Solab stands for “self organization lab”. It is a lab run by Whit Tabor at the University of Connecticut.
Self-organization is a natural phenomenon that occurs in a wide variety of domains. Here is a useful working-characterization:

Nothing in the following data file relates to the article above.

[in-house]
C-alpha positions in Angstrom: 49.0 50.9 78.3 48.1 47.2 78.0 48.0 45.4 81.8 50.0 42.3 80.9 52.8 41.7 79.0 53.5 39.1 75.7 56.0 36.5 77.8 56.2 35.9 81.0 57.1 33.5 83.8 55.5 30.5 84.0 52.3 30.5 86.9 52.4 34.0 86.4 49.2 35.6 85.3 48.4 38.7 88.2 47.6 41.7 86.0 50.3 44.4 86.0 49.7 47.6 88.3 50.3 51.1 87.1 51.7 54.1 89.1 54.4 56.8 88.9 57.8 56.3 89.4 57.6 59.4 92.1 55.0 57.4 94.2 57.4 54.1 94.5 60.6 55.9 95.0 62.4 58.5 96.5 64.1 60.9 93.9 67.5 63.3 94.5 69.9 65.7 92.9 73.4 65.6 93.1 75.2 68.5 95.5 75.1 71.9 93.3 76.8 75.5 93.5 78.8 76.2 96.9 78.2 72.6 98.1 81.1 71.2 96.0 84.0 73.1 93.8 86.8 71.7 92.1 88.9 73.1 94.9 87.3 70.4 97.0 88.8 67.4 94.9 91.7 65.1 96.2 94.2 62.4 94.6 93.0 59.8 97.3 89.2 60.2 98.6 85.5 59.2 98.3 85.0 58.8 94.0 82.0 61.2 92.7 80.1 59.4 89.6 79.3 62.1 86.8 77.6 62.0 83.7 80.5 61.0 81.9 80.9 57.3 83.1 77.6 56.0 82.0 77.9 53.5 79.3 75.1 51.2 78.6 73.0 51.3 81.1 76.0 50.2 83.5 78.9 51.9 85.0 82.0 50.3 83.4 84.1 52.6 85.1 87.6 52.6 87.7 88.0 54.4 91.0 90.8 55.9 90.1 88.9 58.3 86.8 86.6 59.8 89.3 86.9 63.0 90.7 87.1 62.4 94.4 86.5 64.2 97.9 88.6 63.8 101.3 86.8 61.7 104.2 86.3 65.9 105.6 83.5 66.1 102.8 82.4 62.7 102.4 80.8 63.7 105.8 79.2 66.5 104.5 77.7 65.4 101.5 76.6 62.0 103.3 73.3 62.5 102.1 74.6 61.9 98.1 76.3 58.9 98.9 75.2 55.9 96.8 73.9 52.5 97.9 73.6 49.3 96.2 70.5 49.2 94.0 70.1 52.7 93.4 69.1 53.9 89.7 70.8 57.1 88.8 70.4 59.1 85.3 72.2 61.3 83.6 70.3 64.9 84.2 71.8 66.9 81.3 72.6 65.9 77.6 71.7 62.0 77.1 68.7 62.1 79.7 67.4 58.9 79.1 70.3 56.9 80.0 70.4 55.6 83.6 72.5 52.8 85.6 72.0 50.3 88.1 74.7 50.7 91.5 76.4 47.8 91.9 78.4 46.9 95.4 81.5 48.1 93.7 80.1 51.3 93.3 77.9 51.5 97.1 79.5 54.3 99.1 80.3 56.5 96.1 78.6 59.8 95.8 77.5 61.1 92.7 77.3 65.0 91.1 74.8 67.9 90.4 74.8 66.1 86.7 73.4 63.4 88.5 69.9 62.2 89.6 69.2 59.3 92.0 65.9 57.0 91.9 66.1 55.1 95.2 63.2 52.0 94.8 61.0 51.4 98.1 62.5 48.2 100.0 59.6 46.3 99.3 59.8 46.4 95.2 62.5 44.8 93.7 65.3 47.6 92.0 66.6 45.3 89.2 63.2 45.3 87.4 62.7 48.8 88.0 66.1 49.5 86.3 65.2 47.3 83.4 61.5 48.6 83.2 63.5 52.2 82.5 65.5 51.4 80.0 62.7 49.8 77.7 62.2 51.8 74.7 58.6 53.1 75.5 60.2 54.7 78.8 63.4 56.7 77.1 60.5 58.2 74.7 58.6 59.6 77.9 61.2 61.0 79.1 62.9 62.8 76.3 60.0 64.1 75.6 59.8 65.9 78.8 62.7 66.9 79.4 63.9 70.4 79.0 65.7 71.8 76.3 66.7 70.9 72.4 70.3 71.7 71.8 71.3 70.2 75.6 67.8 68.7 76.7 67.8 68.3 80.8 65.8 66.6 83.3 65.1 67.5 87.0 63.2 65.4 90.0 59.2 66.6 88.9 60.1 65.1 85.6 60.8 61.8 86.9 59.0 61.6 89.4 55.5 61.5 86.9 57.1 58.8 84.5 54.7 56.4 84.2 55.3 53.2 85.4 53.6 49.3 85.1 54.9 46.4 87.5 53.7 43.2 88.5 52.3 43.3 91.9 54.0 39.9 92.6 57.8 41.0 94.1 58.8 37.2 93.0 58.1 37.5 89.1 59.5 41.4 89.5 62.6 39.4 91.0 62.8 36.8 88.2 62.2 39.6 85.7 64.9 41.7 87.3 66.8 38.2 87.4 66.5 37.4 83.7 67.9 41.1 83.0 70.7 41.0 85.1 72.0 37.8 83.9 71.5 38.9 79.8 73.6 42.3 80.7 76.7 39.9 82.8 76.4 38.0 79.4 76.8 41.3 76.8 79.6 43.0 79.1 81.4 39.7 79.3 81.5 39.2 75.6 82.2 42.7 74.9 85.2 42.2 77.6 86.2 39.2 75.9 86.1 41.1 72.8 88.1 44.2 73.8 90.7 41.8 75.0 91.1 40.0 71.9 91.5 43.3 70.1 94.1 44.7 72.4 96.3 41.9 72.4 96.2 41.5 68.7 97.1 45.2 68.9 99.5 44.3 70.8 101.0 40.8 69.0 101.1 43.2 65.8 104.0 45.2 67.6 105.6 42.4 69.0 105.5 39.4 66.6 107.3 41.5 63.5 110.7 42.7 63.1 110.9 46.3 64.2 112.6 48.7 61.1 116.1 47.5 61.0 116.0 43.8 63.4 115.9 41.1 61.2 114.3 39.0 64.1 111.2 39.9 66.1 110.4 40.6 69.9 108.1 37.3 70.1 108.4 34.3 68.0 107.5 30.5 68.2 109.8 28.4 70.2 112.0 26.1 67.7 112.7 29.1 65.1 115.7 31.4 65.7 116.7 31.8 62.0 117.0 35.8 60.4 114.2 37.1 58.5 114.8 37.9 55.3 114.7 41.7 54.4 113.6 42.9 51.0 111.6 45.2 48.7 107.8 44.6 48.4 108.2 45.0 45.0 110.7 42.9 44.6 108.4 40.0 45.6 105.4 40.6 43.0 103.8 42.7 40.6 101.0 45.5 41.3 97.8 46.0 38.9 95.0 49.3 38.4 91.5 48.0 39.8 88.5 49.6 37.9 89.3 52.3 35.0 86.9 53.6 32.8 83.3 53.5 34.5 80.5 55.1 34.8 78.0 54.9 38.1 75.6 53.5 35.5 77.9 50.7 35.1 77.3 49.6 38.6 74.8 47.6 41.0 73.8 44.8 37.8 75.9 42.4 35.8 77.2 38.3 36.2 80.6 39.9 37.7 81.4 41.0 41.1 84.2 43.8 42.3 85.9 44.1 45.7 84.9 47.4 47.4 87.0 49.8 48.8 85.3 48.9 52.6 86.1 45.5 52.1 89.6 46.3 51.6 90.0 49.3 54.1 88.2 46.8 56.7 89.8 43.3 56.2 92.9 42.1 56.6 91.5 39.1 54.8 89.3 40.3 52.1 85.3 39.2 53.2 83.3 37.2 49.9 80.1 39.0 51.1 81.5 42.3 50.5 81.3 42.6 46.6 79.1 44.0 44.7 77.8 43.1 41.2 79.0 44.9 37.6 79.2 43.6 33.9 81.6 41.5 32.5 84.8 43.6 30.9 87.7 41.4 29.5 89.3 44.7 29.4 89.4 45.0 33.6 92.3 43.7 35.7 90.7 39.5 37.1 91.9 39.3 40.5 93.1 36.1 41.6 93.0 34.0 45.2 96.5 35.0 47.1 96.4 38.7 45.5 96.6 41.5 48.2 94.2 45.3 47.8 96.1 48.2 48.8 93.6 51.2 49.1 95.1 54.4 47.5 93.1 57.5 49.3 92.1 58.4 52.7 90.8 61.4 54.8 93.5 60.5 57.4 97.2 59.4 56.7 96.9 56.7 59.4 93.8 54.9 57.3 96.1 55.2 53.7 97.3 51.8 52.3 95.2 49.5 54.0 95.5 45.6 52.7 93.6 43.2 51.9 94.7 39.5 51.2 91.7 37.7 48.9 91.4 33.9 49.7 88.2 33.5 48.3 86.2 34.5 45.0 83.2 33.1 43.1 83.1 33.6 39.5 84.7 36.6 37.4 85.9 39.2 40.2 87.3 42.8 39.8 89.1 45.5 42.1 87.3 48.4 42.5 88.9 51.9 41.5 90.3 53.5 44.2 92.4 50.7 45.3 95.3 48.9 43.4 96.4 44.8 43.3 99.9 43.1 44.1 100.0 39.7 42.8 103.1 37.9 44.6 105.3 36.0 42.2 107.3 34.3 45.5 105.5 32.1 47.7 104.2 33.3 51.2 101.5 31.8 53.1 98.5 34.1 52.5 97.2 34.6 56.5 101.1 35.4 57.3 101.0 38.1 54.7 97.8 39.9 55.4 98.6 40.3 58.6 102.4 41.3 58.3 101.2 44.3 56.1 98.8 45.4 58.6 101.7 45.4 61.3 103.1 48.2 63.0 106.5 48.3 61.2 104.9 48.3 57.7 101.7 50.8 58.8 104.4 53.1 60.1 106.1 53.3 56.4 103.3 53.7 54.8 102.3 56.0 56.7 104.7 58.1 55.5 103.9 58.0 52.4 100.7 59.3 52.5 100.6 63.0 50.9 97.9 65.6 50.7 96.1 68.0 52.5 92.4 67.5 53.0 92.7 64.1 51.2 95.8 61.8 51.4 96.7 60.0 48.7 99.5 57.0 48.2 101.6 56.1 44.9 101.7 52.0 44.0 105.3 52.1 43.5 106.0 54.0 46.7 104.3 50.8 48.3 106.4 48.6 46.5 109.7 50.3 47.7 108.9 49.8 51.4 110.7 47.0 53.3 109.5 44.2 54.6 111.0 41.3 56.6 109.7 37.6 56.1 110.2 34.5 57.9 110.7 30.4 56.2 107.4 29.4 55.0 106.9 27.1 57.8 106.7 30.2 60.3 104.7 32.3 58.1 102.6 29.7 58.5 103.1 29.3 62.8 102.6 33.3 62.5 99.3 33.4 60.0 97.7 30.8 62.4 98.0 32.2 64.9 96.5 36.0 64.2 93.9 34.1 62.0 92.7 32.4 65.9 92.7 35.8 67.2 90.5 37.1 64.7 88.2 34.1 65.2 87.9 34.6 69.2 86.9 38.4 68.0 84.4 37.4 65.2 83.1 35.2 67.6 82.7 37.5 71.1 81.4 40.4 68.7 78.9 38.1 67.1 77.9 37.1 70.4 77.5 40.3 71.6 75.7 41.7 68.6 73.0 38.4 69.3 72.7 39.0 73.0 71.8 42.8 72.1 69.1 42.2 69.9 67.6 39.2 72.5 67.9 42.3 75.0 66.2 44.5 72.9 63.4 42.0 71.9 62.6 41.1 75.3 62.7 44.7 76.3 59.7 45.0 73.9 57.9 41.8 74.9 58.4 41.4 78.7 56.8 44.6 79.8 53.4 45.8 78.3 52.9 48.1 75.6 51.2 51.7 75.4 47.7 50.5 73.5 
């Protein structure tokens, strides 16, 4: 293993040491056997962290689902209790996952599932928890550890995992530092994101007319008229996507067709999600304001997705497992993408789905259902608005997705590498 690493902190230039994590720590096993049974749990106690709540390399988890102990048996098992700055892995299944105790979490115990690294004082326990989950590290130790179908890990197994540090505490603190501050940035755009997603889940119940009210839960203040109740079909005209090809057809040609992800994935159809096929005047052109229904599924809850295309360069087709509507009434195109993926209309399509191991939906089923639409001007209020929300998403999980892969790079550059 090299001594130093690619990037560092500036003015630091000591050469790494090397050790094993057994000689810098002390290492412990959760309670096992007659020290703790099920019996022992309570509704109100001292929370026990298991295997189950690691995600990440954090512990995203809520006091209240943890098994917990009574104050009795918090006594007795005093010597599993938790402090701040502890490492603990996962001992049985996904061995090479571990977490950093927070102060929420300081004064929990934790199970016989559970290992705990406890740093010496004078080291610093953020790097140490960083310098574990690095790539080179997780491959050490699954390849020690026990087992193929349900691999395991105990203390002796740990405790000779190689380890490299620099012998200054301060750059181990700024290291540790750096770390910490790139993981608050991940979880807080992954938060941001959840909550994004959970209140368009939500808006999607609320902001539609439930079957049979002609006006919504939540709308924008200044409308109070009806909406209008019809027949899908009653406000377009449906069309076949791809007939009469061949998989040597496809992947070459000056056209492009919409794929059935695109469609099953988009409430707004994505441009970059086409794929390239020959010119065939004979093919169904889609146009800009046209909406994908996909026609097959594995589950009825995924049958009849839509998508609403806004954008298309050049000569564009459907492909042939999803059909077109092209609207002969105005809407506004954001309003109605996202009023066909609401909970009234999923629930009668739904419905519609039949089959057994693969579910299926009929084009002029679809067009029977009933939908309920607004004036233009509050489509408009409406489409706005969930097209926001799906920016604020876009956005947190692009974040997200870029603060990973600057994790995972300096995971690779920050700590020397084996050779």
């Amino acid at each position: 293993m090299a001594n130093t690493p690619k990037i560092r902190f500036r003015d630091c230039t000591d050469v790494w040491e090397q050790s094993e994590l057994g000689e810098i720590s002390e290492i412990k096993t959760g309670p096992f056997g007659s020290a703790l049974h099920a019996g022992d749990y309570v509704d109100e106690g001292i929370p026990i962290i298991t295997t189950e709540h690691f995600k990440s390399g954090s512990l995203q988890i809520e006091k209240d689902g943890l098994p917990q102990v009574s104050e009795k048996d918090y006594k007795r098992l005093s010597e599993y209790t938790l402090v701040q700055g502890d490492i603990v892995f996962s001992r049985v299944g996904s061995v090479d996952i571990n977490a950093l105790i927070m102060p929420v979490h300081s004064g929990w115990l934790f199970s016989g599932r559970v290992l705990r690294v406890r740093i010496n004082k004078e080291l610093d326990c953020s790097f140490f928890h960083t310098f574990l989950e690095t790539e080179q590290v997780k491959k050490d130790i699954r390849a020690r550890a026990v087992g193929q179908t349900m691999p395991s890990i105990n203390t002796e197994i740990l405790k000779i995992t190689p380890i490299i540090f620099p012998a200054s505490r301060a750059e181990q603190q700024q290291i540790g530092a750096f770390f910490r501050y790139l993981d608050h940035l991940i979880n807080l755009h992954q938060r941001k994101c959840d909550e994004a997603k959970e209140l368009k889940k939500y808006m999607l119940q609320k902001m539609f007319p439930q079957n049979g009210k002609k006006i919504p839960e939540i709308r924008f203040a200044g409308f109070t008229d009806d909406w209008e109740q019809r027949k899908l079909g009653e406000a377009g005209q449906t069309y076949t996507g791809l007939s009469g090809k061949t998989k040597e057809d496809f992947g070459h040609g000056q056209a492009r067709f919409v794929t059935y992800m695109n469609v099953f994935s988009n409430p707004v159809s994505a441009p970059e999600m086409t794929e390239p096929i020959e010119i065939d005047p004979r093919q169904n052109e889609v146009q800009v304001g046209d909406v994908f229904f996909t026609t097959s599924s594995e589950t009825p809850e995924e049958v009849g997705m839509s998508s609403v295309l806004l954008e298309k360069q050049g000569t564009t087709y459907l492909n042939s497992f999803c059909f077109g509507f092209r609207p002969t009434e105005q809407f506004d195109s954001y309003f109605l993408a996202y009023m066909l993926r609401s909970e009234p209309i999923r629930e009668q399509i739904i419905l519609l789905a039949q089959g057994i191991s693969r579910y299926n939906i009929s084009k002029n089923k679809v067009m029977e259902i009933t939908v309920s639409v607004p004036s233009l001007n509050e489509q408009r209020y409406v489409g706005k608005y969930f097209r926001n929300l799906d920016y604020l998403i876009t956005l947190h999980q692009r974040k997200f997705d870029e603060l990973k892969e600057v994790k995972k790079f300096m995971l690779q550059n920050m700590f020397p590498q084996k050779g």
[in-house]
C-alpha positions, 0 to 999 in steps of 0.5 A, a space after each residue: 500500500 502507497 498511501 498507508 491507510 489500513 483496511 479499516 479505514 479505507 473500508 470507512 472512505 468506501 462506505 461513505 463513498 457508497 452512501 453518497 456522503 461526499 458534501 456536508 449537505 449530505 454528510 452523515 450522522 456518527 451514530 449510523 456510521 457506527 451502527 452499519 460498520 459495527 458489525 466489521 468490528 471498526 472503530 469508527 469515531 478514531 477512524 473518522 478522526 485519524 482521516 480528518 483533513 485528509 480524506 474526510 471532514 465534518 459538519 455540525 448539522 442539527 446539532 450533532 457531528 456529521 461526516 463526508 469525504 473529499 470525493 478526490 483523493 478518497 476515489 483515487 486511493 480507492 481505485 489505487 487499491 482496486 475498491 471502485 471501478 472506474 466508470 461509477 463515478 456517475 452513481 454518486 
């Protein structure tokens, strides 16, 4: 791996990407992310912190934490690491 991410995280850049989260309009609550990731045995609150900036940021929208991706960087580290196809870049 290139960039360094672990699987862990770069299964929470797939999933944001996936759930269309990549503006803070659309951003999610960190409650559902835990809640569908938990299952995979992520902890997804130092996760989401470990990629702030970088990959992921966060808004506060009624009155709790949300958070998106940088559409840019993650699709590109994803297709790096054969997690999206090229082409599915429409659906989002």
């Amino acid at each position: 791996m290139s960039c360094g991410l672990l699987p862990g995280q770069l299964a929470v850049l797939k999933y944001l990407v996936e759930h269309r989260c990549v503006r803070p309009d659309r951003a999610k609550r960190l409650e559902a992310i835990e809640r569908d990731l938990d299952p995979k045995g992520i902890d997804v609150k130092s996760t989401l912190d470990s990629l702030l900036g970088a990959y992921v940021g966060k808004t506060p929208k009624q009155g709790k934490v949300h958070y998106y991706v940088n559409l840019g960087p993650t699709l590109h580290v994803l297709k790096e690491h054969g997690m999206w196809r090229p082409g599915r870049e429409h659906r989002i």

Self-organization: small, autonomously acting, but interacting entities exhibit organized structure at the scale of the group.Self-organization is attested in physics (e.g., meteorological phenomena), chemistry (e.g., the Belousov-Zhabotinsky reaction), biology (e.g., social insects), and geology (e.g., patterned ground in Greenland), among other fields. Self-organization is arguably relevant to a number of important societal issues: for example, the challenge of collective action and the formation of shared belief-systems. Though it has been recognized as a phenomenon for decades, it is still a very mysterious phenomenon. To understand it better, it's helpful to have a precise formal handle on the patterning at both the macro- and the micro-levels. Although the micro-level interactions in the above-mentioned fields are often reasonably well-understood, the macro-level structure is hard to characterize. Dr. Tabor has argued that the study of natural language offers a helpful angle on this problem: linguistic theory, combined with the mathematical theory of computation offers precise characterization of macro-level patterning; at the same time, work on artificial neural networks sheds light on the micro-level. Although research projects from these two perspectives are still largely carried out independently, Solab is focused on bringing them together. The lab’s approach is to examine the language case to understand self-organization more deeply, while allowing societal relevance to influence the global path of the research.